With COVID trending down, Health Ministry said set to recommend opening schools

Officials will back return to classrooms on September 1, reports say, and expect serious cases to drop to some 500 by mid-September

Israeli students going to school in Tel Aviv, on April 18, 2021. (Avshalom Sassoni/Flash90)
Israeli students going to school in Tel Aviv, on April 18, 2021. (Avshalom Sassoni/Flash90)

With COVID-19 infection rates once again moving in a positive direction, the Health Ministry is expected to recommend opening the school year on September 1 as planned, according to several television reports Friday night.

According to Channel 12 news, ministry director-general Nachman Ash views the declining rates as a direct result of Israel’s vaccine booster campaign, with third shots so far given to some 1.9 million people.

Forecasts presented to health officials point to the number of seriously ill dropping from some 700 to 500 by mid-September — a huge turnaround from predictions earlier this month, before the booster campaign entered full swing, that the country could see some 2,400 serious cases by mid-September.

The rate of new COVID-19 patients being hospitalized in serious condition has slowed significantly as a result of the booster vaccine, experts said on Friday, anticipating that the current outbreak has been curbed.

After surpassing 700 concurrent serious cases earlier this week, Health Ministry data on Friday showed there were 689 patients hospitalized in serious condition, in what appeared to be the start of a decline in the country’s fourth virus wave.

Researchers from the Hebrew University of Jerusalem said in a report that Israel’s drive to administer widespread third COVID-19 vaccine shots had caused the change of trend, along with some reimposed restrictions. They added that in the coming days, the number of daily infections was similarly expected to start slowing down.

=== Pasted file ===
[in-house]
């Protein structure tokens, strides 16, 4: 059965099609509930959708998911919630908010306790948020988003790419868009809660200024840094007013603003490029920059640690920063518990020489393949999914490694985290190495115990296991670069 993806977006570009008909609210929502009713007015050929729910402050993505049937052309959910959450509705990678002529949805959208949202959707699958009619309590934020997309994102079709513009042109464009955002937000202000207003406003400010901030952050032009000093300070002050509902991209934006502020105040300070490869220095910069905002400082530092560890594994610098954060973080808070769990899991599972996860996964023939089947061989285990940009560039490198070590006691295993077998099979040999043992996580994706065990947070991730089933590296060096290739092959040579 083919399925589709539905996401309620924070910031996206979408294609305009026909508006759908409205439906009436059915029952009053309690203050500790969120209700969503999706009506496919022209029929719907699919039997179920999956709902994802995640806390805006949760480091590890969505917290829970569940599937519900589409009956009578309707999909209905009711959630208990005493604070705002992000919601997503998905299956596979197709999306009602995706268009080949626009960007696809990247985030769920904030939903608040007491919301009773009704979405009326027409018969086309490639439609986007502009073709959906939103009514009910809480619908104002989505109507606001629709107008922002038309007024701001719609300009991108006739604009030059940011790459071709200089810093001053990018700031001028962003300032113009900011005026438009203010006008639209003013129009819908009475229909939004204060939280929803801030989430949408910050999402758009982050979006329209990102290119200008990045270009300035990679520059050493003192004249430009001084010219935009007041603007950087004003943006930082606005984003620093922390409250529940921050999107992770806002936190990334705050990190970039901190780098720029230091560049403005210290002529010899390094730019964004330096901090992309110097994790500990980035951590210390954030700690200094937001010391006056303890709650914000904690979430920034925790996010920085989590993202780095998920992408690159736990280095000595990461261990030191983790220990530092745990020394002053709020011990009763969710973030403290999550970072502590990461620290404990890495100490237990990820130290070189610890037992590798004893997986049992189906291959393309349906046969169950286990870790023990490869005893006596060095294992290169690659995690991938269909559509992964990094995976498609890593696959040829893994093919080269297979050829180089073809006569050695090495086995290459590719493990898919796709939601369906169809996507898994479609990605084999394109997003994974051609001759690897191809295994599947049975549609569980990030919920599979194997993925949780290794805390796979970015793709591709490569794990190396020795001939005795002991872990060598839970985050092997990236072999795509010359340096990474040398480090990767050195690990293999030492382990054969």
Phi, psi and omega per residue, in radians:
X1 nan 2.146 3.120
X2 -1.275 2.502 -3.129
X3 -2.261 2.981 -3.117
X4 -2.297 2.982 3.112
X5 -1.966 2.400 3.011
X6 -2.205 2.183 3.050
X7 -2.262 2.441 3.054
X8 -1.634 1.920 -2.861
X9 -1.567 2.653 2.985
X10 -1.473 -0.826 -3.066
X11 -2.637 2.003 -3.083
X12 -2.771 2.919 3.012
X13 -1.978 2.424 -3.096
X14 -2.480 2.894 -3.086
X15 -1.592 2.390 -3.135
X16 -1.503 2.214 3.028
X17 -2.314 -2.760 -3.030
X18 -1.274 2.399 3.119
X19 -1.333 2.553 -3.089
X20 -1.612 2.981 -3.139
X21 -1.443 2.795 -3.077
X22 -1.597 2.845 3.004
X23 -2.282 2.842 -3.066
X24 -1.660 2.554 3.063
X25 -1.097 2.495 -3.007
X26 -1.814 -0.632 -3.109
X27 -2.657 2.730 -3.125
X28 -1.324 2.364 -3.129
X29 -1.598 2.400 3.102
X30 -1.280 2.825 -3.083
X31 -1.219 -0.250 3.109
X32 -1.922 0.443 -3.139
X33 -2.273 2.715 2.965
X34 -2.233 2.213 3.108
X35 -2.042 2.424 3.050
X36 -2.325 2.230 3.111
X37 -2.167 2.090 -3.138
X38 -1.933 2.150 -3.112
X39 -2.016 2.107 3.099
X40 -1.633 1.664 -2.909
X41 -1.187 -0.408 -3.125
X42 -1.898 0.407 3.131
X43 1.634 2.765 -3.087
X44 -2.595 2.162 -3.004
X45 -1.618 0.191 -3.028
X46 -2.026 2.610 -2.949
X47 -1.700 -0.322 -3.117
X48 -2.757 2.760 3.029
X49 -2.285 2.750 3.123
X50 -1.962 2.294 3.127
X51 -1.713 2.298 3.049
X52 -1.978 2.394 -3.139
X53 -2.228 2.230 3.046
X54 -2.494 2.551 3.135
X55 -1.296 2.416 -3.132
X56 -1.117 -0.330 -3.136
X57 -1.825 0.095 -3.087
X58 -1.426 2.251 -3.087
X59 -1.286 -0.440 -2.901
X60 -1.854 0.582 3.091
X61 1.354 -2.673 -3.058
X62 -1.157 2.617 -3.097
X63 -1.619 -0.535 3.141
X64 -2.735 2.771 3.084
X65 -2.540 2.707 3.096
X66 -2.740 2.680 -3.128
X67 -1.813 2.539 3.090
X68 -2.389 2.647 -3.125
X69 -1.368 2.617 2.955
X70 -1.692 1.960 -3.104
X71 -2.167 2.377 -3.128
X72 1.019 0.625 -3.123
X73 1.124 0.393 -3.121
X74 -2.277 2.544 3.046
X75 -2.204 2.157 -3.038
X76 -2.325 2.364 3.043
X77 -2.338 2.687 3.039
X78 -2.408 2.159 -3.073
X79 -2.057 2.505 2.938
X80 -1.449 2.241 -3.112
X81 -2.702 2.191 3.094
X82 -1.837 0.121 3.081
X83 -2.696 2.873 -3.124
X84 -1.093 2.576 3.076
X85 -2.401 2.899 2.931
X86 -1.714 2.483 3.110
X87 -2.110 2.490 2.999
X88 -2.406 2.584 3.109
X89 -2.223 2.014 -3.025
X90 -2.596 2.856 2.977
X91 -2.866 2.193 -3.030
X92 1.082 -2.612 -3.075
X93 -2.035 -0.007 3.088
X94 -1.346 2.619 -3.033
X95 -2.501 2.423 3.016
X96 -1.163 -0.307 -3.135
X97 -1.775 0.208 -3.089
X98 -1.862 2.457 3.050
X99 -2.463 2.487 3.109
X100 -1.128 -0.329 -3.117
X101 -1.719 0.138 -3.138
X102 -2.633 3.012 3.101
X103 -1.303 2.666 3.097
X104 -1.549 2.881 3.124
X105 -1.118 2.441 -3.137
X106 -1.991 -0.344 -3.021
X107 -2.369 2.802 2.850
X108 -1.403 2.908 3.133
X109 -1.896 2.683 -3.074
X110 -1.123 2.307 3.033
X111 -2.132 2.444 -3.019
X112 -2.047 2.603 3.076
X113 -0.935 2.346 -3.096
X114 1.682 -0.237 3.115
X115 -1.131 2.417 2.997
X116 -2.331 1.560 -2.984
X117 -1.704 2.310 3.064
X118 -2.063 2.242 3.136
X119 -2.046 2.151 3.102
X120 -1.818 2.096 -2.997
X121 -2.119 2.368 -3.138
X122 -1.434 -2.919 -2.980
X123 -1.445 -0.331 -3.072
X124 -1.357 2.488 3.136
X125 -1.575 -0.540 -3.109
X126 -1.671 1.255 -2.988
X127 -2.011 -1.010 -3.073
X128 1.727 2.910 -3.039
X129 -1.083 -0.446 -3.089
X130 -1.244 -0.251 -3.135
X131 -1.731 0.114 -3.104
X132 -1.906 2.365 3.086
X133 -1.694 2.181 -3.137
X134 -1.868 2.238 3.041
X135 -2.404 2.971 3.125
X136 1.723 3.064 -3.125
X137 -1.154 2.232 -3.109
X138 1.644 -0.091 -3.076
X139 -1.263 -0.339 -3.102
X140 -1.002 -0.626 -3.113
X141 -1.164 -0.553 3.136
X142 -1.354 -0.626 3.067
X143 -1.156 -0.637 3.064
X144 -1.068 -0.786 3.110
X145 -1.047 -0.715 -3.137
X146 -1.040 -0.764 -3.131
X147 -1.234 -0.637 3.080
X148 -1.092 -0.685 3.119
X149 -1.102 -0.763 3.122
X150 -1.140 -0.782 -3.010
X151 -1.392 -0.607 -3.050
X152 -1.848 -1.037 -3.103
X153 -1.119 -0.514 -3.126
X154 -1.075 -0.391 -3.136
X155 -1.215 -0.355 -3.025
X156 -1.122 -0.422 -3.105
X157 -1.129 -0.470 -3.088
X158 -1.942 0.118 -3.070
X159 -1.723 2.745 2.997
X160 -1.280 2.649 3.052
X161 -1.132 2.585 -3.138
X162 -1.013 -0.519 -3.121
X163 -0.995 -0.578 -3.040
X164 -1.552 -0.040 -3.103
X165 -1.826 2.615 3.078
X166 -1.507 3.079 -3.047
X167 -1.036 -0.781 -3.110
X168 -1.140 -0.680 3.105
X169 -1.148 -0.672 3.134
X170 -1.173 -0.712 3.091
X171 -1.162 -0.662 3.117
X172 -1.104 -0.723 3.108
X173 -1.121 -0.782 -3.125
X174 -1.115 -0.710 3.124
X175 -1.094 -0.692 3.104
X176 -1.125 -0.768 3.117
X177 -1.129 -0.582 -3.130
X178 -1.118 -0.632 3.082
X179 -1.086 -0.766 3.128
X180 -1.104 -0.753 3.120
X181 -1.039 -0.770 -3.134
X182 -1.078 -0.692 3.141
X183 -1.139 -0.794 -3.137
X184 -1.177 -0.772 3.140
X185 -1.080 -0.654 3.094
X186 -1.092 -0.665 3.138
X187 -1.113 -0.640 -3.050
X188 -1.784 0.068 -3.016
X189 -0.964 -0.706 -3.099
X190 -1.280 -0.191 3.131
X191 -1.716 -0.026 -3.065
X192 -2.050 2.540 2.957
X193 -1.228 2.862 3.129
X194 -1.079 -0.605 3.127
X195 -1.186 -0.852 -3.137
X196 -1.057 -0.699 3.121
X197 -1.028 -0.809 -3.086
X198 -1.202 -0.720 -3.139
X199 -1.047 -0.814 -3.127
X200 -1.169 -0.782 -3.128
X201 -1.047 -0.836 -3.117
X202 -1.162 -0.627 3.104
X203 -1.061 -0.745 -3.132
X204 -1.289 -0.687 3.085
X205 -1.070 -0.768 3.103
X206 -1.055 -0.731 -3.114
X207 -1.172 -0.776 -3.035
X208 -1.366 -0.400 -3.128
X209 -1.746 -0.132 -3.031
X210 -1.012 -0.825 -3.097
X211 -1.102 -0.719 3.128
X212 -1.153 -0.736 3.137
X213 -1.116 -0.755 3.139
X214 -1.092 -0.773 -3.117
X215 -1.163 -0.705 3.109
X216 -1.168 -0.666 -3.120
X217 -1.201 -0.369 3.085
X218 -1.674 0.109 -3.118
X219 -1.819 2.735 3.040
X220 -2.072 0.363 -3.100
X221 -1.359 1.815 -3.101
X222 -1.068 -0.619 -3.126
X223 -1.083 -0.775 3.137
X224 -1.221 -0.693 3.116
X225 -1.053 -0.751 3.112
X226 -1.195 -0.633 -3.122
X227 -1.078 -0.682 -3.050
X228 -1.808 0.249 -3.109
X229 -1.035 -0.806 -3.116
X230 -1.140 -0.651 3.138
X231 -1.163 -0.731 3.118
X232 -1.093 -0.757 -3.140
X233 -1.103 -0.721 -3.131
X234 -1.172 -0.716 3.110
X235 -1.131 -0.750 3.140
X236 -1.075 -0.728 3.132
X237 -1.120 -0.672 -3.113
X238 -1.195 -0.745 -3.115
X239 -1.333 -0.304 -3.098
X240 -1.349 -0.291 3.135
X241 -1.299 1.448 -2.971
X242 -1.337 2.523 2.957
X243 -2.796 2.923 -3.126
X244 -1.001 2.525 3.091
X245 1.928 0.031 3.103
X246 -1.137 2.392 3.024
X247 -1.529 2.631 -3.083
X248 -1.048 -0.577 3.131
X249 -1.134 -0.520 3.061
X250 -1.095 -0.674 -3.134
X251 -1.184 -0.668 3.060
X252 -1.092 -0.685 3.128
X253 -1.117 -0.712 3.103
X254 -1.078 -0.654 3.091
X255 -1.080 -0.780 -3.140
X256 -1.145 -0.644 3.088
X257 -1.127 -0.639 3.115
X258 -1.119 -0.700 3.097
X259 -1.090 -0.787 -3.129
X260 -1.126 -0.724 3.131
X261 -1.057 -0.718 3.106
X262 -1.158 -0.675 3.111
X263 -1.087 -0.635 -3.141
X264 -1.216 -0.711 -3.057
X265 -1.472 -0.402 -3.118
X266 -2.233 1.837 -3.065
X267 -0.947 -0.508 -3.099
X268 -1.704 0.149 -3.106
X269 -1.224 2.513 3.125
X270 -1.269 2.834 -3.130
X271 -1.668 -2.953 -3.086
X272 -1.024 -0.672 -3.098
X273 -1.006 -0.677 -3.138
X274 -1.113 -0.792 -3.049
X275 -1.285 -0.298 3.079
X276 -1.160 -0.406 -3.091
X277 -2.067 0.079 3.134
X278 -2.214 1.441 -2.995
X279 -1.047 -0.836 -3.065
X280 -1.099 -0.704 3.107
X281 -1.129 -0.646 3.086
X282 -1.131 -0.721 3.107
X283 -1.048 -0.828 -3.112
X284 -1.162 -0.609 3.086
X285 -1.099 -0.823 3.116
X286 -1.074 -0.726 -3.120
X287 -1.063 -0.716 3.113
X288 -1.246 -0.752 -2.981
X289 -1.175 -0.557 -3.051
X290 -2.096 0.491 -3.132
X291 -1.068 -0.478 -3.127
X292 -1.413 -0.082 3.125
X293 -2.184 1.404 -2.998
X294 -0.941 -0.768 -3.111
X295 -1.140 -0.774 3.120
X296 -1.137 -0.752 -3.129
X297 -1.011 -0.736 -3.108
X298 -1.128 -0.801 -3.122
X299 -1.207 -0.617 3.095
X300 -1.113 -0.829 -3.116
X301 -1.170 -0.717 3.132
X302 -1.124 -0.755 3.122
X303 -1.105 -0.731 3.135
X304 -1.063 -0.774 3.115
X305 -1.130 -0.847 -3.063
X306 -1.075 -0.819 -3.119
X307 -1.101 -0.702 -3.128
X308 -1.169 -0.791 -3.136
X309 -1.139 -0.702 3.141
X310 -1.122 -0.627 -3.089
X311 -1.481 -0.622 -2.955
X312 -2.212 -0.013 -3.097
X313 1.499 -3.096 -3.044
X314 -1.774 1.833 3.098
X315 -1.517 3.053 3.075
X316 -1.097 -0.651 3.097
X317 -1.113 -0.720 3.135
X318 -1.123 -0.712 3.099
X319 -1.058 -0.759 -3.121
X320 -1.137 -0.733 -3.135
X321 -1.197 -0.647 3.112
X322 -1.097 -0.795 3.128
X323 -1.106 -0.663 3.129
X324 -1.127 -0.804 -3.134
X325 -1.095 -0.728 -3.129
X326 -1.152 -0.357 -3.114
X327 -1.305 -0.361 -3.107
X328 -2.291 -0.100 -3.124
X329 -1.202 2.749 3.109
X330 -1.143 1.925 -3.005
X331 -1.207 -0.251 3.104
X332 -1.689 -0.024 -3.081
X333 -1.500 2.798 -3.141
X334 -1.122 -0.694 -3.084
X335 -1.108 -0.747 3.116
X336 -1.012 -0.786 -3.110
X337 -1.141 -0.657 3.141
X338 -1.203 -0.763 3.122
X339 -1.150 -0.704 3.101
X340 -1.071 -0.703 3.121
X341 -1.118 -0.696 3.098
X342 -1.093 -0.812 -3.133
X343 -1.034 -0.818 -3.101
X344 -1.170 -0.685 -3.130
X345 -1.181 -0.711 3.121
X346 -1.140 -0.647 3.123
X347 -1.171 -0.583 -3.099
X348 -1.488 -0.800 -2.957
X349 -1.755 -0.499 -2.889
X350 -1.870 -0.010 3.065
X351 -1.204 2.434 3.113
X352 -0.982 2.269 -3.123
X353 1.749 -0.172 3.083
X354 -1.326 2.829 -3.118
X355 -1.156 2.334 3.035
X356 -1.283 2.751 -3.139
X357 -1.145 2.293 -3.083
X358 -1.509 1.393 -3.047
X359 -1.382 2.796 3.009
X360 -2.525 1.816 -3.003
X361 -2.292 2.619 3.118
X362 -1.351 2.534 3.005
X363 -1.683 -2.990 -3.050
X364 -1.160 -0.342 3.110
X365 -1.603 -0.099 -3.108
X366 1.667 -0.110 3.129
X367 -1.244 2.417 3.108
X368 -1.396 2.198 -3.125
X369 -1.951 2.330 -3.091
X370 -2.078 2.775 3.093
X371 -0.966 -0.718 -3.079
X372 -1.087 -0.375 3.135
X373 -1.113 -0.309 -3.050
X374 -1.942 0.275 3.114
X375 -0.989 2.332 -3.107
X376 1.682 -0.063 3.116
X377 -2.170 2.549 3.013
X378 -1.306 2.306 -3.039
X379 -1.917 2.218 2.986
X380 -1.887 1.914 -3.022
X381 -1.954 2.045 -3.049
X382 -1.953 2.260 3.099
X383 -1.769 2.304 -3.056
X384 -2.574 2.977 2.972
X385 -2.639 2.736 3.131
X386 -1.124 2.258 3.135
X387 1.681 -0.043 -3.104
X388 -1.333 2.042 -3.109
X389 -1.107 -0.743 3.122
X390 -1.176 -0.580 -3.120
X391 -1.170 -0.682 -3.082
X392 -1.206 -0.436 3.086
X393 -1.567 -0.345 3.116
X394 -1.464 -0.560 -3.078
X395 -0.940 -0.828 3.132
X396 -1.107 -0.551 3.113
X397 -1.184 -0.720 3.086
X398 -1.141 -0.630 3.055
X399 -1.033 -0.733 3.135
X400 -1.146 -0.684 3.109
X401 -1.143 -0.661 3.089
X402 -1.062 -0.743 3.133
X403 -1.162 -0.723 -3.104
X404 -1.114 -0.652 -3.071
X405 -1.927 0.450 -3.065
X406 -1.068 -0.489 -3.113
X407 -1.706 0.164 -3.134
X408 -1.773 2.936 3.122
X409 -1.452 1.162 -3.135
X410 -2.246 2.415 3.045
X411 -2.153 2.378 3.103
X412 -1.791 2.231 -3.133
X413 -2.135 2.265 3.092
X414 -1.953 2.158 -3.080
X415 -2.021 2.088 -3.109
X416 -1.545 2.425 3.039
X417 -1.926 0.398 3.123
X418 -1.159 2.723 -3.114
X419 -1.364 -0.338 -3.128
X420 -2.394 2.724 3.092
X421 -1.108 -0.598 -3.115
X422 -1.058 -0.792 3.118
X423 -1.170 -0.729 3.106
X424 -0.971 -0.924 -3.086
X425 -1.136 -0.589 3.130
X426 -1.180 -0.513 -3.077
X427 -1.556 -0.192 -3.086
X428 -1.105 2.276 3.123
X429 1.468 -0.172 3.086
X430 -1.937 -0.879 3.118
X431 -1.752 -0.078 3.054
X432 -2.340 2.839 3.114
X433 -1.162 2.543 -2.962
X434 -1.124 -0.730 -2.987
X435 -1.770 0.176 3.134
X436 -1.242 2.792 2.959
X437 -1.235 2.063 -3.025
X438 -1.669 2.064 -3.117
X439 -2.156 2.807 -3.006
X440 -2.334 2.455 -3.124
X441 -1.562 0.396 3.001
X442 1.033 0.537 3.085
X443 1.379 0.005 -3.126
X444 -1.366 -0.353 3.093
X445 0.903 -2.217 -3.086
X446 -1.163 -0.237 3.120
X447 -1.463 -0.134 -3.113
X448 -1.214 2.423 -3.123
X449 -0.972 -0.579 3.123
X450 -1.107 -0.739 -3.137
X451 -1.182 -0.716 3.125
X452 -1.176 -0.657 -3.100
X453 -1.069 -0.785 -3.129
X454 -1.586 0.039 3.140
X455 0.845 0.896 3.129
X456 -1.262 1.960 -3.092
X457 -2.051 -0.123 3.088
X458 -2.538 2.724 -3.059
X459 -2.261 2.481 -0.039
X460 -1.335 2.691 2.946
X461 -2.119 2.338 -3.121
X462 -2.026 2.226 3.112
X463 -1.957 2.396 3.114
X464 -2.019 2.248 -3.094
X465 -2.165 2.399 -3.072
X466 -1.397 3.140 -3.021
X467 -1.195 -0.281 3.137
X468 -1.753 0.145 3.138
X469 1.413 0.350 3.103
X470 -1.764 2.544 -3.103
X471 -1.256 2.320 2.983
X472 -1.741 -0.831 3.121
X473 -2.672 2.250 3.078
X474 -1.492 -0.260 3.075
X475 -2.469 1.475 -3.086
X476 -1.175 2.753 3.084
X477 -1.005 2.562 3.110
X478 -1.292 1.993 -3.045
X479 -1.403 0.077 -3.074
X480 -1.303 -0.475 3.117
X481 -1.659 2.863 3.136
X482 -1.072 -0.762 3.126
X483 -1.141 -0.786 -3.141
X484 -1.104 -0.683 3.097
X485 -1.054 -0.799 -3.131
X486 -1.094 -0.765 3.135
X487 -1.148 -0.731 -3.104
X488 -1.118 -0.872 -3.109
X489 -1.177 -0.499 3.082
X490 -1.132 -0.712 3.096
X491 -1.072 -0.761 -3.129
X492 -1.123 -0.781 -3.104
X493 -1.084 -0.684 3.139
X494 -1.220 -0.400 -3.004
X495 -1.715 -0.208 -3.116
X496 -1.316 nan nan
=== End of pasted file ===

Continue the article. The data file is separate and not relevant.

The government launched its latest vaccination campaign earlier this month, urging Israelis over 60 (since lowered to over 30) to get their third dose of the vaccine — known as a booster shot — which officials hope will help protect Israel’s most vulnerable from the highly contagious Delta variant of the SARS-CoV-2 virus that causes COVID-19.

A man receives a coronavirus vaccine booster at a Meuhedet vaccination center in Jerusalem, on August 24, 2021. (Yonatan Sindel/Flash90)

“The current virus wave has been curbed thanks to a combination of the booster drive and soft restrictions,” the report said.

As of Friday evening, 1,922,336 Israelis had been given the third dose.

Eran Segal, a COVID expert and one of the top government advisers to the coronavirus cabinet, said the rate of serious cases out of all new infections dropped from around 2 percent to 1.4% in recent days.

“Meaning, for the same number of infections, there is 30% less serious cases,” Segal tweeted.

The Hebrew University researchers said that among those over the age of 60, the unvaccinated were five times more likely to be hospitalized in serious condition due to COVID-19 complications.

According to the Health Ministry, the rate of serious cases among unvaccinated Israelis over the age of 60 as of Friday morning was 267.6 severe cases per 100,000. Among the fully vaccinated in that age group, the figure was 19.2 per 100,000, and among the partially vaccinated it was 58.7 per 100,000.

“Fully vaccinated” refers to Israelis who have received two or three doses, while “partially” means just a single dose.

But with the opening of the school year next week, the researchers warned that the number of daily infections would slightly rise again. However, with the booster vaccine, a rise in serious cases is not expected, they said in the report.

The start of the school year will also see the start of a vaccination campaign at school for students 12 and up, contingent on a letter of approval from parents, which officials hope will help further curb the pandemic.

The number of people who have died of the disease since the onset of the pandemic rose to 6,947 on Friday.

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